No, I wasn't cursed. Maybe the murky, non-reflective water is just what it is, and not a symbol or metaphor of anything, and neither is my failing the eye exam.

I retrieved as fast as I could and rewound my mind back to when I was forty-six and was sure I landed a new job. But Fedex didn't call. Disappointed, wanting to erase another failure, I finished my third fishing article. A few days later, an editor offered to publish it. Grateful, I told myself that in spite of my failure to write the great American novel, I might as well try to write and sell fishing articles. Maybe then people, as well as myself, wouldn't see me as a failed writer.

And so I wrote and wrote, and after eight years of writing, of revising, I grew tired, especially because I didn't see anything new to say. I wanted a career change, a steady income, and, I hoped, a son or a daughter I could teach the fly-casting techniques I had struggled to learn. But as I stood on the Hoboken Pier, I no longer saw fatherhood or much of a future ahead of me.

Again I cast about 100 feet. I retrieved, a little slower this time, and remembered how I never thought writing articles for local, outdoor magazines would lead to my writing memoirs and a fly fishing novel, both reflecting my emotional recovery. Yes, the memoirs and book unfolded in my mind, little by little, by themselves, it seems. Could it be that Fedex did not offer me a job right away for a reason? Did some unseen architect design the grand scheme of my life so I became a writer? But the idea is opposite of everything I believe: that the world is often random and violent, a tale, as Shakespeare says, told by an idiot.

Again I false cast. I began my forward, presentation cast. I accelerated then abruptly stopped the rod and let go of the line. The fly rod seemed to come apart. Did I lose the top half of my $600 rod? Another massive disappointment. The world always hits me when I'm down. Damn it!

The rod was there, all of it. I was grateful. The running line was in my stripping basket. I realized the small loop connecting the shooting head to the running line broke. Now I'll have to spend another thirty bucks for a new shooting head.

I put on my floating line, tied on a popper, and cast across stream, toward Manhattan. I retrieved, repeatedly jerking the rod tip to the side, banging the popper though the surface so that it splashed and sprayed water like a miniature speed boat. I reminded myself not to look at the popper, so if I got a strike I wouldn't pull the popper out of the striper's mouth.

Down river, the Hudson flowed into the harbor. It seemed amazing that a shallow, tree-lined stream in upstate New York could turn into a deep, building-lined river. Was the Hudson, therefore, a reflection of the flow of humanity? After all, our knowledge supposedly deepened as generations flowed on. But the Hudson eventually flowed into the ocean and lost its shape and identity. Perhaps if it knew where it was flowing it would turn around and go back. But whether I want to or not, I know where I'm flowing: toward the final unknown, toward losing my shape and identity, unless some of my writing keeps me alive, like the children I don't have, in the annals of fly fishing. And before I reach the final unknown, what will my future be like? A dead end? If only I could turn around and become a doctor instead of a writer, a forgiving son instead of an angry one. But like the banks of the Hudson, my past is shaped in stone.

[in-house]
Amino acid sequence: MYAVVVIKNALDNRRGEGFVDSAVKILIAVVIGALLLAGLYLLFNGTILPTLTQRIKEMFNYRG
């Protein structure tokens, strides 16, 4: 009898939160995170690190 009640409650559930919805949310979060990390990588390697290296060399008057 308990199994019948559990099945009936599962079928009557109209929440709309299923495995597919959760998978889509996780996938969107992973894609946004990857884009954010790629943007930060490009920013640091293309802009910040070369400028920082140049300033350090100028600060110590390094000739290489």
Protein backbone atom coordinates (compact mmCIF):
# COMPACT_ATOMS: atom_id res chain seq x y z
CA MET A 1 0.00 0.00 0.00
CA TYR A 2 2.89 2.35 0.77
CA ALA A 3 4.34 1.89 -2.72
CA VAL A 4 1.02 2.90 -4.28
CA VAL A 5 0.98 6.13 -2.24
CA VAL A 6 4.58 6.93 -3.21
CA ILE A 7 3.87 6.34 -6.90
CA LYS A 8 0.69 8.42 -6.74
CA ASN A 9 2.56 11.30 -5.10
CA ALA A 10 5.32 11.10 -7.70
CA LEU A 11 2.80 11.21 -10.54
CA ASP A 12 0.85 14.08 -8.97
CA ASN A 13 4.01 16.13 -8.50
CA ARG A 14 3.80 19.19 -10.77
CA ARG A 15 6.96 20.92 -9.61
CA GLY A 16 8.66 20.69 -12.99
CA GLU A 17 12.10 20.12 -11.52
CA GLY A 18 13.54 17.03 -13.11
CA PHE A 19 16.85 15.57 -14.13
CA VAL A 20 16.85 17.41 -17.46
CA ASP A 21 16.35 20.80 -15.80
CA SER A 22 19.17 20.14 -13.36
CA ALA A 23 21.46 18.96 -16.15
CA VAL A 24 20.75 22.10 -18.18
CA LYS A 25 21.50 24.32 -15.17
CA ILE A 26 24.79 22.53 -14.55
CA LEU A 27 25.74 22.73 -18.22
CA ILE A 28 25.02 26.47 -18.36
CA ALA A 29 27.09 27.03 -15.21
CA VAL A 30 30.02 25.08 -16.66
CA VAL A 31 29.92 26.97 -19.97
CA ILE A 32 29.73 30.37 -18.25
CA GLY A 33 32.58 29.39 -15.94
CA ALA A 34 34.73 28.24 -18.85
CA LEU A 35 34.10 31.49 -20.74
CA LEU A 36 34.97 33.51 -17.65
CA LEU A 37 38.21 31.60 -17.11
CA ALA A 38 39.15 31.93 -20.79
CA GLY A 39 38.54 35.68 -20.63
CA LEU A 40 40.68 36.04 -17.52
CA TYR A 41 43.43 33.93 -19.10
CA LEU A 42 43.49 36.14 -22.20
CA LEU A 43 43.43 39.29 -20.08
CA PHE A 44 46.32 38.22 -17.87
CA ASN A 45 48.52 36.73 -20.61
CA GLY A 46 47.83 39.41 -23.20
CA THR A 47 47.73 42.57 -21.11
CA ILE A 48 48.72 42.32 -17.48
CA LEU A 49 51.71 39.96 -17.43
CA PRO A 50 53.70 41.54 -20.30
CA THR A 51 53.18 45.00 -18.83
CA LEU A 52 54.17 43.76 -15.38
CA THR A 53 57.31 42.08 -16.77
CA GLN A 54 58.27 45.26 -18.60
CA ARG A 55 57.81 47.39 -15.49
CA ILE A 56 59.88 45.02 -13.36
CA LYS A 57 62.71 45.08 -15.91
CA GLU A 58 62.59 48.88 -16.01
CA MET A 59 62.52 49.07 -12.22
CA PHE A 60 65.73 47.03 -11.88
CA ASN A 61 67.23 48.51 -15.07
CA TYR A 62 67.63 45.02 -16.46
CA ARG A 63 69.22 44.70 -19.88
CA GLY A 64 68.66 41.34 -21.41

Something, I saw, was wrapped around the bottom of the railing— my shooting head! A miracle, it seemed. Grateful, I pulled the line up, wrapped it around my hand, and put it into my vest pocket. Thirty bucks—the cost of twenty knock-off cigars—saved.

Again I cast, this time about 108 feet! I retrieved. Yes, I'm a spoiled angler, lucky to have days off during the week so I can fish any river, lake or pier, without worrying about crowds.

A strike! I whipped my fly rod up and pulled down on the line. The striper pulled back hard. He was on. I let him run. He bolted upriver. I didn't try to slow or turn him. He circled, as if he didn't know where to go. Finally, he tired. Slowly, I reeled him close to the pier. I pointed the rod straight up, toward the sky, and grabbed the line. Hand over hand, I pulled the striper up. He was about thirty inches, a keeper, if I wanted to take life. I took the hook out of the striper's mouth and dropped him back into the river.

I fished for about another hour, and though I didn't get another strike, I felt that, on this day in this small world of the Hoboken Pier, I won and the fish lost.

I took apart the fly rod and screwed off the reel. Breaking a loop connector and having to change lines: could it too have been meant to be? Certainly when it came to deciding what level to fish, I didn't have the answer, the way for so long I didn't have the answers to fly casting or, like a circling striper, to the direction I should go. After all, without my difficult childhood and my failures, events I couldn't understand, I wouldn't have journeyed down the road I wrote about: spiritual recovery. Yes, my painful past was meant to be. And perhaps the high tide of my recent disappointment will slacken and carry me to a new turn in the road of life. Yes, in a way the state was right: When it comes to seeing, at least into the future, my vision is blurred, for better or worse.

I sat on a bench, lit a cigar, and watched the sun set. The smoke rose and blended into the marble-looking ceiling of gray clouds. The ceiling grew dark—it seemed eerie—but as the lights of New York grew brighter, as the city, like a night owl with a million eyes, came alive, it seemed to me as if it were sculpted from the marble sky.

Wow! What a great day to be alive. ~ Randy

Publisher's Note: Randy's novel, The Fly Caster Who Tried to Make Peace with the World is available on Amazon.


Archive of Readers Casts

[ HOME ]

[ Search ] [ Contact FAOL ] [ Media Kit ]

FlyAnglersOnline.com © Notice